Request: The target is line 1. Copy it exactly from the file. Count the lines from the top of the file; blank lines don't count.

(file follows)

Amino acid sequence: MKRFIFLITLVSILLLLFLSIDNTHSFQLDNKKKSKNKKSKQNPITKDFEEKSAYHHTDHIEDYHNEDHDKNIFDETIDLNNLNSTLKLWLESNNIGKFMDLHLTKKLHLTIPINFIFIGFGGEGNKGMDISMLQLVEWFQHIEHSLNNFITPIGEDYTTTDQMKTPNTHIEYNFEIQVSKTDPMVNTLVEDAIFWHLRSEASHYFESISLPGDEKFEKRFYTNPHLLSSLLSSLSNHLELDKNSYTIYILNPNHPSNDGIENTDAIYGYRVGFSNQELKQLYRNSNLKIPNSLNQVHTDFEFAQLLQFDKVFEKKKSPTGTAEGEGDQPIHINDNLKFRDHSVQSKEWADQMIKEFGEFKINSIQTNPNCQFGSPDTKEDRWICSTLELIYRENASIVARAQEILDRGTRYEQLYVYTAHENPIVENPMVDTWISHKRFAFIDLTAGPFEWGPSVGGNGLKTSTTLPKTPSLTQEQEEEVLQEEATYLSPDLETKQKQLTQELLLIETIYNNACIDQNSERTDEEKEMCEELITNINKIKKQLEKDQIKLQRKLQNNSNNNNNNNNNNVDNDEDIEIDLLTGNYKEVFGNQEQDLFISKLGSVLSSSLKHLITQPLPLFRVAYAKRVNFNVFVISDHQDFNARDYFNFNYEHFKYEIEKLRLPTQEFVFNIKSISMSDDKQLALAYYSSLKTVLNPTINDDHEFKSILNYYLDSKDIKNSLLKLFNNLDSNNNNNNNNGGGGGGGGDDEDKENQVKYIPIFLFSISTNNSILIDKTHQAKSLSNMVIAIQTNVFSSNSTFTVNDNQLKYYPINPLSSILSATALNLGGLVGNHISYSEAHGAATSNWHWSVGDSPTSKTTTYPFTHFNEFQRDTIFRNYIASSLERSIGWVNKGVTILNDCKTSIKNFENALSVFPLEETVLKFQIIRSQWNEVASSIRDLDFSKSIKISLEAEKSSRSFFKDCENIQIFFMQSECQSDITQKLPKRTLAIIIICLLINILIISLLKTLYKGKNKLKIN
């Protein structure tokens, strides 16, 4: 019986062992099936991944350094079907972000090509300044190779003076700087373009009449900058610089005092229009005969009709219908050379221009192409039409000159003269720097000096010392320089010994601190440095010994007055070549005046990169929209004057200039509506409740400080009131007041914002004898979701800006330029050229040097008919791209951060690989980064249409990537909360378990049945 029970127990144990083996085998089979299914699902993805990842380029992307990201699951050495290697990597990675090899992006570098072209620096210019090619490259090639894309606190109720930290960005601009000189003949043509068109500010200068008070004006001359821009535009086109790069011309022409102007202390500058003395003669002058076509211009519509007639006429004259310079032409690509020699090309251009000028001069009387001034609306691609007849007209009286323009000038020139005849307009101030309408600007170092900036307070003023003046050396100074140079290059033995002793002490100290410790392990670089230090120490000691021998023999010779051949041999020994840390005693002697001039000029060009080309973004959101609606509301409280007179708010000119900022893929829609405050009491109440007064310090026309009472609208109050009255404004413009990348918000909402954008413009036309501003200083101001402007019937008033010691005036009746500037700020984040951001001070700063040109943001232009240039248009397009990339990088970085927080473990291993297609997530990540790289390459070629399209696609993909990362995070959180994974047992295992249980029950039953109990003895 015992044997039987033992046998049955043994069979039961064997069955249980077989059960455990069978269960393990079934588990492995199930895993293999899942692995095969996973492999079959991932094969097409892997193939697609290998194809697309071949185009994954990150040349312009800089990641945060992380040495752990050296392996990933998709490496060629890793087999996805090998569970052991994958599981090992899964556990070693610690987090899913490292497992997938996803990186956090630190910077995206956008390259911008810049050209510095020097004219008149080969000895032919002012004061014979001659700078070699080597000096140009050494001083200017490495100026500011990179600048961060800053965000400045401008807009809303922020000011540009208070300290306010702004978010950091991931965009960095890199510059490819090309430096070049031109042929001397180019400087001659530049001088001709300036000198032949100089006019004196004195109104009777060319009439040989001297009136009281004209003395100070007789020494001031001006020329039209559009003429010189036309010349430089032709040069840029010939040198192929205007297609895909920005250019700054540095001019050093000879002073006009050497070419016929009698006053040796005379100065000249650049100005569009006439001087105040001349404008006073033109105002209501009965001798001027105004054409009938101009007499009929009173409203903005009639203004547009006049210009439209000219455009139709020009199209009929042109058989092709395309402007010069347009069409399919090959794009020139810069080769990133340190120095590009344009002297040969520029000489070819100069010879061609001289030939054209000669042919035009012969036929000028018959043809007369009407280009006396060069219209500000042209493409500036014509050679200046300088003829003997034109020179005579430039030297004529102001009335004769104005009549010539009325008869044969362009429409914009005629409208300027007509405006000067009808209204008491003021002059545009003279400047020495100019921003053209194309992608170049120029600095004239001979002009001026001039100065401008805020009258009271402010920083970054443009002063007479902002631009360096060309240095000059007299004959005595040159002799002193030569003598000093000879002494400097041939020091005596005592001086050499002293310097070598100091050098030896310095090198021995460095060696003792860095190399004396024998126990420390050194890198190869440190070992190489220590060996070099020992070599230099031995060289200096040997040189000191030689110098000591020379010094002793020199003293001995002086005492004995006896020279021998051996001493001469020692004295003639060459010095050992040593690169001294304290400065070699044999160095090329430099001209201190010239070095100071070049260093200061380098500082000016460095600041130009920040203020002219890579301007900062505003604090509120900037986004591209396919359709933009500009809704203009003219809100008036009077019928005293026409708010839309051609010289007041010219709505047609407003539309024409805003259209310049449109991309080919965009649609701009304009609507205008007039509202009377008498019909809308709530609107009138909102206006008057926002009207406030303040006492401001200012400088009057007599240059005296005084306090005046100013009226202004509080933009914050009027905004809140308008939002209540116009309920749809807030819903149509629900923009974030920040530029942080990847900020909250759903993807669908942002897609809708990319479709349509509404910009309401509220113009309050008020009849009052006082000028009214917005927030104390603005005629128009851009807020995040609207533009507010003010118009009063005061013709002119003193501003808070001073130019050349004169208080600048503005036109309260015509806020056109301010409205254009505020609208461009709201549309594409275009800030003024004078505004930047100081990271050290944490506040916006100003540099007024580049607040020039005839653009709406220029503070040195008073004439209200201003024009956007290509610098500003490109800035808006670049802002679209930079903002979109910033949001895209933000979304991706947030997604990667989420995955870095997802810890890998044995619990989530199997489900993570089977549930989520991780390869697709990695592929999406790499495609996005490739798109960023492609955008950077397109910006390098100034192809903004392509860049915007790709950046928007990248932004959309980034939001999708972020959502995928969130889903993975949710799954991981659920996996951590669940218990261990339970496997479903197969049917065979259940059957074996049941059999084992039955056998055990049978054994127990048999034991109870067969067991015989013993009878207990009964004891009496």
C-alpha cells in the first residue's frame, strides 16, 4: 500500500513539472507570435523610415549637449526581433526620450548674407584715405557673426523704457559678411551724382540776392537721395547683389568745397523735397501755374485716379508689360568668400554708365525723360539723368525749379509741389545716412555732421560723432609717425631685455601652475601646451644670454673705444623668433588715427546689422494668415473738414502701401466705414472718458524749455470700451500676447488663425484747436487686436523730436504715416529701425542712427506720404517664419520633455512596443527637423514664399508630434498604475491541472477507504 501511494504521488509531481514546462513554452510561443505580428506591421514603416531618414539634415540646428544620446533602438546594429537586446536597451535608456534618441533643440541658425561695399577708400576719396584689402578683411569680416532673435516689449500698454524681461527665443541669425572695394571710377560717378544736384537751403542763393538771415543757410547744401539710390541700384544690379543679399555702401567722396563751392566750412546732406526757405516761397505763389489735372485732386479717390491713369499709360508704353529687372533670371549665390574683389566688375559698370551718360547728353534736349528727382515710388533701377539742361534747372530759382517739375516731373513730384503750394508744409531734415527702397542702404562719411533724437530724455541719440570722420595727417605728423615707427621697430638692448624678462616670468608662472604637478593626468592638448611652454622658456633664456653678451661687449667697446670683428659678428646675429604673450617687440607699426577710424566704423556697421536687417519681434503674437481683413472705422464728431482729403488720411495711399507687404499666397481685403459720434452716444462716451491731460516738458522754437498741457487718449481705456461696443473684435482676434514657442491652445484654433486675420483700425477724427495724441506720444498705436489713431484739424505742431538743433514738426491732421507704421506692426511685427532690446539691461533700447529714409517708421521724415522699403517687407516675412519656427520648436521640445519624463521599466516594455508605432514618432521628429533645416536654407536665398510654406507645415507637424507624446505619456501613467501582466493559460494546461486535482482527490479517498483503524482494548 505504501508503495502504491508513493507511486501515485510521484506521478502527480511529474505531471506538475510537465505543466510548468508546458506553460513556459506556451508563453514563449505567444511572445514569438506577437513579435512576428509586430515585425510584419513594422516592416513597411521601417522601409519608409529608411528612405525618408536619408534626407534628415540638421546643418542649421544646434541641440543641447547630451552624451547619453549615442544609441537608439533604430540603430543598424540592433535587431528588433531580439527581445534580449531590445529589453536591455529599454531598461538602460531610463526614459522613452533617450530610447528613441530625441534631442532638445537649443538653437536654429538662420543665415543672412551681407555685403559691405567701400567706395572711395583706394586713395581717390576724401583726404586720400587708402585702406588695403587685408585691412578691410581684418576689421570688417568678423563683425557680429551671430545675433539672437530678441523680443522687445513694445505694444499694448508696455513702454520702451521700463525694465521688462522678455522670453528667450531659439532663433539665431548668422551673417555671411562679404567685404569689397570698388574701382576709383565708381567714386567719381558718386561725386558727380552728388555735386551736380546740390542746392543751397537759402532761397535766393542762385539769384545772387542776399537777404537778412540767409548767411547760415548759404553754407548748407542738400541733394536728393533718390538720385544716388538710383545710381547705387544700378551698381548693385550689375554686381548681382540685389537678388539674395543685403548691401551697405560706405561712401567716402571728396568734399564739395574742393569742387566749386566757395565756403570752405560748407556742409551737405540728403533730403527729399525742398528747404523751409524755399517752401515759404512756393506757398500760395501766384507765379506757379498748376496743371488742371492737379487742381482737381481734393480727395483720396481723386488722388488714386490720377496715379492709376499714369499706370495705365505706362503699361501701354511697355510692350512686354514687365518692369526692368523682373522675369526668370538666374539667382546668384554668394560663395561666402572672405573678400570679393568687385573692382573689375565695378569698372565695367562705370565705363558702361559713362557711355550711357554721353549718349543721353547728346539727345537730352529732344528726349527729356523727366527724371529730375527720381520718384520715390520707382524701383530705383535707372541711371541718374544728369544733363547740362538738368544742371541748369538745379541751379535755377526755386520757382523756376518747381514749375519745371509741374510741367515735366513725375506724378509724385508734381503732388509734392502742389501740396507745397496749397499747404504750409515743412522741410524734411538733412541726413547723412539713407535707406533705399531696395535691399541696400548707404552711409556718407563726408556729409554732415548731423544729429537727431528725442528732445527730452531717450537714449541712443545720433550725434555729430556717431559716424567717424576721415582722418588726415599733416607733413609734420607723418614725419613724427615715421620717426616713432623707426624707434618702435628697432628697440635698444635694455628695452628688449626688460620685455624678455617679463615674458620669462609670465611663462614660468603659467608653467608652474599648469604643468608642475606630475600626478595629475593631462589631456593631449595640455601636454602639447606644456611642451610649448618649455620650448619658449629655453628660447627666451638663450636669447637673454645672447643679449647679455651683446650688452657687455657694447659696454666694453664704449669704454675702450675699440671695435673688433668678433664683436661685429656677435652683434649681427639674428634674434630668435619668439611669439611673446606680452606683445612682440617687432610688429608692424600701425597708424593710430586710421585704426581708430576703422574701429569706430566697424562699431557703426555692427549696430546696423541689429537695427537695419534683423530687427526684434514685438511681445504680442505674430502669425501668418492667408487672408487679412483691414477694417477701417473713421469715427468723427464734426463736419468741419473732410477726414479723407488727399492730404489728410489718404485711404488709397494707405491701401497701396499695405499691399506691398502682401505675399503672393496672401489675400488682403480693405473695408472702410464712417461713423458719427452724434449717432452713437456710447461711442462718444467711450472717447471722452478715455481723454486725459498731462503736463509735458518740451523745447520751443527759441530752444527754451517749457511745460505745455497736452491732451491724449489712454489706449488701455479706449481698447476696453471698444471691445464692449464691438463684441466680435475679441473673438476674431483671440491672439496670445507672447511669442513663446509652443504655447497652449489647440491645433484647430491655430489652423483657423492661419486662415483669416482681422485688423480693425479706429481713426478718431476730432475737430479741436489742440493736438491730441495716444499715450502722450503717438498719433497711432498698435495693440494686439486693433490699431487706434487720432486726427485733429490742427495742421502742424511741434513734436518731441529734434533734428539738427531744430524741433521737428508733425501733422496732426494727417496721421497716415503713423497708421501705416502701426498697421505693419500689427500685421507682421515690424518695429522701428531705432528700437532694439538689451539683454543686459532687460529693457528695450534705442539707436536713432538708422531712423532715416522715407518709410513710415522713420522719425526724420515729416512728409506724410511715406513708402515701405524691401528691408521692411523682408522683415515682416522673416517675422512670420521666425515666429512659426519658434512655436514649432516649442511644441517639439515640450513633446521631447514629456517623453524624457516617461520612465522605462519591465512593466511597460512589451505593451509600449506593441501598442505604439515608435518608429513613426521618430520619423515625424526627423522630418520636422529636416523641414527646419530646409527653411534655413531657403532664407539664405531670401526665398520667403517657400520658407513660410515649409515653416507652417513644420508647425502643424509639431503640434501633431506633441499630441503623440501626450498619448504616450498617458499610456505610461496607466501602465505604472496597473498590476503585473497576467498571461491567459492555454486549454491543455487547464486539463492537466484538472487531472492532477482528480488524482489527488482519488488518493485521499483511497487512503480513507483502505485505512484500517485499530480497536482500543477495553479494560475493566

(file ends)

Amino acid sequence: MKRFIFLITLVSILLLLFLSIDNTHSFQLDNKKKSKNKKSKQNPITKDFEEKSAYHHTDHIEDYHNEDHDKNIFDETIDLNNLNSTLKLWLESNNIGKFMDLHLTKKLHLTIPINFIFIGFGGEGNKGMDISMLQLVEWFQHIEHSLNNFITPIGEDYTTTDQMKTPNTHIEYNFEIQVSKTDPMVNTLVEDAIFWHLRSEASHYFESISLPGDEKFEKRFYTNPHLLSSLLSSLSNHLELDKNSYTIYILNPNHPSNDGIENTDAIYGYRVGFSNQELKQLYRNSNLKIPNSLNQVHTDFEFAQLLQFDKVFEKKKSPTGTAEGEGDQPIHINDNLKFRDHSVQSKEWADQMIKEFGEFKINSIQTNPNCQFGSPDTKEDRWICSTLELIYRENASIVARAQEILDRGTRYEQLYVYTAHENPIVENPMVDTWISHKRFAFIDLTAGPFEWGPSVGGNGLKTSTTLPKTPSLTQEQEEEVLQEEATYLSPDLETKQKQLTQELLLIETIYNNACIDQNSERTDEEKEMCEELITNINKIKKQLEKDQIKLQRKLQNNSNNNNNNNNNNVDNDEDIEIDLLTGNYKEVFGNQEQDLFISKLGSVLSSSLKHLITQPLPLFRVAYAKRVNFNVFVISDHQDFNARDYFNFNYEHFKYEIEKLRLPTQEFVFNIKSISMSDDKQLALAYYSSLKTVLNPTINDDHEFKSILNYYLDSKDIKNSLLKLFNNLDSNNNNNNNNGGGGGGGGDDEDKENQVKYIPIFLFSISTNNSILIDKTHQAKSLSNMVIAIQTNVFSSNSTFTVNDNQLKYYPINPLSSILSATALNLGGLVGNHISYSEAHGAATSNWHWSVGDSPTSKTTTYPFTHFNEFQRDTIFRNYIASSLERSIGWVNKGVTILNDCKTSIKNFENALSVFPLEETVLKFQIIRSQWNEVASSIRDLDFSKSIKISLEAEKSSRSFFKDCENIQIFFMQSECQSDITQKLPKRTLAIIIICLLINILIISLLKTLYKGKNKLKIN